One of the primary building typologies in Chinese cities, the hutong or residential alley, has been under attack since 1949, particularly so in the past decade or two. Thousands of Beijing hutongs have been demolished to make way for garment factories, tower blocks, and modern offices.

"Ready or not, Chinese architects are assuming unexpected responsibility."

Hutong houses often lacked private washrooms, and residents have welcomed upgrades in materials, sanitation and other quality-of-life variables, but some leading architects contend that modernisation has overlooked important virtues of the hutong and the courtyard-house compound or siheyuan.

The objection goes well beyond nationalism or nostalgia. To Zhu Pei, principal of Beijing-based Studio Pei-Zhu, the courtyard house is the most beautiful housing typology in the world.

With its human scale and its openness to the sky and landscape, the siheyuan produces an exceptional sense of tranquility amid urban density. Thus, alongside his strikingly contemporary designs such as Digital Beijing (a stark, windowless information centre resembling a printed circuit, with solids and voids literalising the ones and zeroes of binary code) and the sharply cantilevered Publishing House (part of a mixed-use ‘Micro-City’ on a Beijing superblock dedicated to the publishing industry, bearing a distinct resemblance to SANAA’s New Museum of Contemporary Art in New York), Zhu has also made it his mission to reconcile the siheyuan with contemporary life.

Respect for historical forms, Zhu holds, means letting principles from those forms harmonise with current conditions, not preserving older forms under glass. His renovated Cai Guoqiang Courtyard House abstracts a three-stage typology called Jian, Fang, Yuan into a new building, presenting a sequence of different experiences.

The ancient entrance and courtyard are preserved and restored with traditional materials; the modern interior features a brand-new fenestration system; a highly contemporary steel-and-glass space, including an artist’s studio, appears in the innermost zone, invisible from the street, honouring its older surroundings by reflecting them within the shared courtyard.


A relatively small office (with 20 staff), Studio Pei-Zhu is one of China’s most influential firms, the winner of two commissions for Guggenheim museums (in Beijing and Abu Dhabi) and the first Chinese firm to win a Design Vanguard Prize from Architectural Record (2007).

Zhu calls some of the studio’s projects ‘urban acupuncture’: strategic rethinkings of decisions from the past, not cauterising history but altering its flow. The Cai Guoqiang house is one such intervention; Kapok, a.k.a. the Blur Hotel, is another, transforming a bland Beijing government office building into an ethereally translucent fiberglass-wrapped structure, restoring some of the harmony that post-1949 demolitions wrought on the Ming-era central city without resorting to further destruction.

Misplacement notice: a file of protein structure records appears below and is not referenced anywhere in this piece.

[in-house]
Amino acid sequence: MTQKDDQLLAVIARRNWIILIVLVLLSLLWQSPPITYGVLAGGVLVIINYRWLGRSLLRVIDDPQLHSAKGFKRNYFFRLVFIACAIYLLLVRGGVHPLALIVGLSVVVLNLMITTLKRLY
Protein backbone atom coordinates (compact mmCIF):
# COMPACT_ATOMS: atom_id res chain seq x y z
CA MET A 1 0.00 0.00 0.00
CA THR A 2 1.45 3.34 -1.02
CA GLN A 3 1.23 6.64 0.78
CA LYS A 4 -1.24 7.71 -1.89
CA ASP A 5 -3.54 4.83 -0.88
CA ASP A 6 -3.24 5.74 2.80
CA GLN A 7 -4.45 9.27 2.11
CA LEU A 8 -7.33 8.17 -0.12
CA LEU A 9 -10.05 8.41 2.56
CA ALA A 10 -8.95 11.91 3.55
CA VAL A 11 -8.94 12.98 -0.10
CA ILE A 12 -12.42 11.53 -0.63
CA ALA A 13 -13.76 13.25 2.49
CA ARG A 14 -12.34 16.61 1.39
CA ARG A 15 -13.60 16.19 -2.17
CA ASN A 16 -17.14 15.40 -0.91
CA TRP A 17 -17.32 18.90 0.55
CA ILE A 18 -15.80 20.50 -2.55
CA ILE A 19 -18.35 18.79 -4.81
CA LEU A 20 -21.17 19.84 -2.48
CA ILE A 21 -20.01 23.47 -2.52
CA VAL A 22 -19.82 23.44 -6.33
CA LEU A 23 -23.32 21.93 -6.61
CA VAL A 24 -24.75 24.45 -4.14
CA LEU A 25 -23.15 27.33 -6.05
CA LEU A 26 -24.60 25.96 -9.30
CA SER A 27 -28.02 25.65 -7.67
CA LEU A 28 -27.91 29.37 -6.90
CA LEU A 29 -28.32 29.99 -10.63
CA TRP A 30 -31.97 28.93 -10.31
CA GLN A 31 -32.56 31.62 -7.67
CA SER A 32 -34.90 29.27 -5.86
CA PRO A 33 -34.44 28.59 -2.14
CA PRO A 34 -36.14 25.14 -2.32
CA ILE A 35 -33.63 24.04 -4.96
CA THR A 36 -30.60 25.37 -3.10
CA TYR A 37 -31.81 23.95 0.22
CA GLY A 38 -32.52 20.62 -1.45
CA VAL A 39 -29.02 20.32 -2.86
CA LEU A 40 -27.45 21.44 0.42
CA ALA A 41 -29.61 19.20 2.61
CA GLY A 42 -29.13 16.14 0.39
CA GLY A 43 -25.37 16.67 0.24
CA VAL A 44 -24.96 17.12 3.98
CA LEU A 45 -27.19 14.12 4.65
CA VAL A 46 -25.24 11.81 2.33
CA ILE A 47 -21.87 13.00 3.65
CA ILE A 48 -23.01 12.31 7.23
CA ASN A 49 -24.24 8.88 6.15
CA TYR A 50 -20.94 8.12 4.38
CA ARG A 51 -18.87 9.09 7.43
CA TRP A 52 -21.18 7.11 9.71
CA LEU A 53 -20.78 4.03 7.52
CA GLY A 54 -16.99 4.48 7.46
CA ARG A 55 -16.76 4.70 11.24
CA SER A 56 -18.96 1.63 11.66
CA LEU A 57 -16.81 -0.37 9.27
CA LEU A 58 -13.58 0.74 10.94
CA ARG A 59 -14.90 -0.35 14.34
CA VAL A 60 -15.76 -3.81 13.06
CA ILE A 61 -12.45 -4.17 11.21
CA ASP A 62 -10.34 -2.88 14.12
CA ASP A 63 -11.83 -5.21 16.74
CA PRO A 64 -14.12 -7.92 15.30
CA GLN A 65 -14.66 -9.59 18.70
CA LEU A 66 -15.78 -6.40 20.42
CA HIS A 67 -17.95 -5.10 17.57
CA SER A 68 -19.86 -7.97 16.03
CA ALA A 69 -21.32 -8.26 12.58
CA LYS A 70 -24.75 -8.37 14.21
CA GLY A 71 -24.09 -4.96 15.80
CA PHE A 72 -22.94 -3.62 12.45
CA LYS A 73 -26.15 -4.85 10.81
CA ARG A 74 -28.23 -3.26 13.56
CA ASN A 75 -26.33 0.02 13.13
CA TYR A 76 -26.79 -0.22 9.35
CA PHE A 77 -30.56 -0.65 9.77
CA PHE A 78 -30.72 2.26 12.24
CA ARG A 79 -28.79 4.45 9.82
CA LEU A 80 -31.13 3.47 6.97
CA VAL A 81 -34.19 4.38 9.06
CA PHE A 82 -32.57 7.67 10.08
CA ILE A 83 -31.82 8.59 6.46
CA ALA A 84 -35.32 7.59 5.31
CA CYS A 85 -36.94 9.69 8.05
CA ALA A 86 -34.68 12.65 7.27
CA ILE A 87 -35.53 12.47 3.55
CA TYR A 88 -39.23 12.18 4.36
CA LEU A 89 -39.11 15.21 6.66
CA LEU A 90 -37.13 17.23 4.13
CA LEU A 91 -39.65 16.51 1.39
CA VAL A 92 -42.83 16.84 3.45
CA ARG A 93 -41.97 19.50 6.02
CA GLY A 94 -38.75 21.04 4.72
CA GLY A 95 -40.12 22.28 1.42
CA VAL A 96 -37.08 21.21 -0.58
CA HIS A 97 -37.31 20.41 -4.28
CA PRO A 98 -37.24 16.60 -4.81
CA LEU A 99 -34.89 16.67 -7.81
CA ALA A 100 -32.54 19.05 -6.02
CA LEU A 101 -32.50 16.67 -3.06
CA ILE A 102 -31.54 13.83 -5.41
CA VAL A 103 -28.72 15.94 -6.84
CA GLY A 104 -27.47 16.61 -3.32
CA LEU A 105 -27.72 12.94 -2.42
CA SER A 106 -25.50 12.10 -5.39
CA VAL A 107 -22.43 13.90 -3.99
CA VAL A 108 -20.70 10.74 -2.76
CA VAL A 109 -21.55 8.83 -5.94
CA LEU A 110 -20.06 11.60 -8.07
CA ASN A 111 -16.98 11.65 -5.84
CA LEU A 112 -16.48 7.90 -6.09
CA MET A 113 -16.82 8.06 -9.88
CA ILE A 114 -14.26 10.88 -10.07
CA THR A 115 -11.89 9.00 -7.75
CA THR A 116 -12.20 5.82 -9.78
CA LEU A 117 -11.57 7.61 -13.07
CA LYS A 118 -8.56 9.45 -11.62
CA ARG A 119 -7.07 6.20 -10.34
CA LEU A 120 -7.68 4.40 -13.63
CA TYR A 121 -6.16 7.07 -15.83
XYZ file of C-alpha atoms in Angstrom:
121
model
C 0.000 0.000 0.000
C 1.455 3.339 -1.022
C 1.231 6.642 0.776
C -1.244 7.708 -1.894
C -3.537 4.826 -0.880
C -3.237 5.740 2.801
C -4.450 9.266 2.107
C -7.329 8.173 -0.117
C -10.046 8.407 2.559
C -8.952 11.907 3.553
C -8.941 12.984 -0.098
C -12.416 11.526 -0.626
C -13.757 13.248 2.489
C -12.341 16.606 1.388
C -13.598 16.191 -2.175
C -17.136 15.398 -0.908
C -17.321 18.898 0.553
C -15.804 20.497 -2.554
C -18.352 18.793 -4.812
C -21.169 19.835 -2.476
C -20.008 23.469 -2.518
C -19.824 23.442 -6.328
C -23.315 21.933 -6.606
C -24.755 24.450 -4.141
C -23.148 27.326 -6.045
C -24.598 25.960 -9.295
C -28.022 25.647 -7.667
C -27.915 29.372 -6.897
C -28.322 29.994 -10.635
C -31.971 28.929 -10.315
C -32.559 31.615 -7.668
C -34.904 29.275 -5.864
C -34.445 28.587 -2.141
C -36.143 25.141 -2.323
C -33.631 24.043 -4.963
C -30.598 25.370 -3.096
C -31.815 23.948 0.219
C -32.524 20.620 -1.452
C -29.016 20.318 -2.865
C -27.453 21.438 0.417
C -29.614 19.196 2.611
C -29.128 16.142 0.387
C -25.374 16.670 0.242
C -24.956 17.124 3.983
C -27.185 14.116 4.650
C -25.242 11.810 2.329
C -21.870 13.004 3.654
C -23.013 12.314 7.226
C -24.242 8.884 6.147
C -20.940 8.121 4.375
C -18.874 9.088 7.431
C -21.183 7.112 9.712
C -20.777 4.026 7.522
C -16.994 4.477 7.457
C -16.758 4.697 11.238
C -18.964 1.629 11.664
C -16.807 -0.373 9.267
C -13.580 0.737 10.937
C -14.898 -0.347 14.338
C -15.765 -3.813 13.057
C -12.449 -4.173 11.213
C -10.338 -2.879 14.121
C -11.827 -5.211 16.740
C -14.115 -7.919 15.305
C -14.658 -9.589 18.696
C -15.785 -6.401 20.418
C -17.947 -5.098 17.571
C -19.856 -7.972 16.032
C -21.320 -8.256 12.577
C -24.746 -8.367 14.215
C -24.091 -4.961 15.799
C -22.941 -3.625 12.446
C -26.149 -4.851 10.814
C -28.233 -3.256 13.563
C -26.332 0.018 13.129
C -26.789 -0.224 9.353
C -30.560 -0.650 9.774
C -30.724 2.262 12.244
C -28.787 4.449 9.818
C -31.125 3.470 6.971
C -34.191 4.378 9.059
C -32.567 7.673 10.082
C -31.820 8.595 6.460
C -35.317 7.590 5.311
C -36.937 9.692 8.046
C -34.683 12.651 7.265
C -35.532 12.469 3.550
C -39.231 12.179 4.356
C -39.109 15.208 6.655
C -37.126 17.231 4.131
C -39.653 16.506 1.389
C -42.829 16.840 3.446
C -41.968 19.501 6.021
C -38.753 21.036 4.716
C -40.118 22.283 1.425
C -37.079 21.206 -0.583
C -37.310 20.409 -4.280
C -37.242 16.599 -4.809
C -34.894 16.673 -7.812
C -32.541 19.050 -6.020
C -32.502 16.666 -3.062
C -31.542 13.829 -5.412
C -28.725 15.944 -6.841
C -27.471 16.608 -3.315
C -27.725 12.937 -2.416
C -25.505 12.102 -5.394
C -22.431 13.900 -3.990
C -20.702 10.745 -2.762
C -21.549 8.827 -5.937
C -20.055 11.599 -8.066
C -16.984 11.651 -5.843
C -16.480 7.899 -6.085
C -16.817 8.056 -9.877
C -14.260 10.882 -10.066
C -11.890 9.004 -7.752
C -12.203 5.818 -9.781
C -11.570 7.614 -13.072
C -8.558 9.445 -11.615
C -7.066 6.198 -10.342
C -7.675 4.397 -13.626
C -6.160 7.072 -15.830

"New designs can demonstrate the truth of the Chinese city through challenging symbolism."

"We cannot go back to the historical dream," Zhu acknowledges, but new designs can demonstrate the truth of the Chinese city through challenging symbolism, site sensitivity, and an urbanist vision that goes beyond the decorative short-term impressions made for the Olympics.

When ‘the torch goes out’, and urban development presumably decelerates, Zhu favors adapting the Olympic Park for informal, non-political public uses as ‘the backyard of the city’, as distinguished from the political gathering space of Tiananmen Square.

He is also concerned that the aggressive adoption of automotive infrastructure, as in the 20th-century United States, will lock China into environmentally disastrous patterns. "After the Olympic Games we have to rethink what is the truth of the city," he says. "We cannot use more cars; we cannot build more [automotive] infrastructure; we have to encourage people to use the public transit system, or people’s health is going to be put in a very dangerous situation."

Today’s levels of density require high-rise construction, he understands, but in a new building at Jianguomen he is exploring ways to reconcile the ‘sense of living character’ of the horizontal siheyuans with contemporary verticality.

"In China," he notes, "most people say ‘nothing’s impossible’," a double-edged sword, applicable both to clients who expect absurdly fast construction and architects who are beginning to see what they can do with newfound freedom.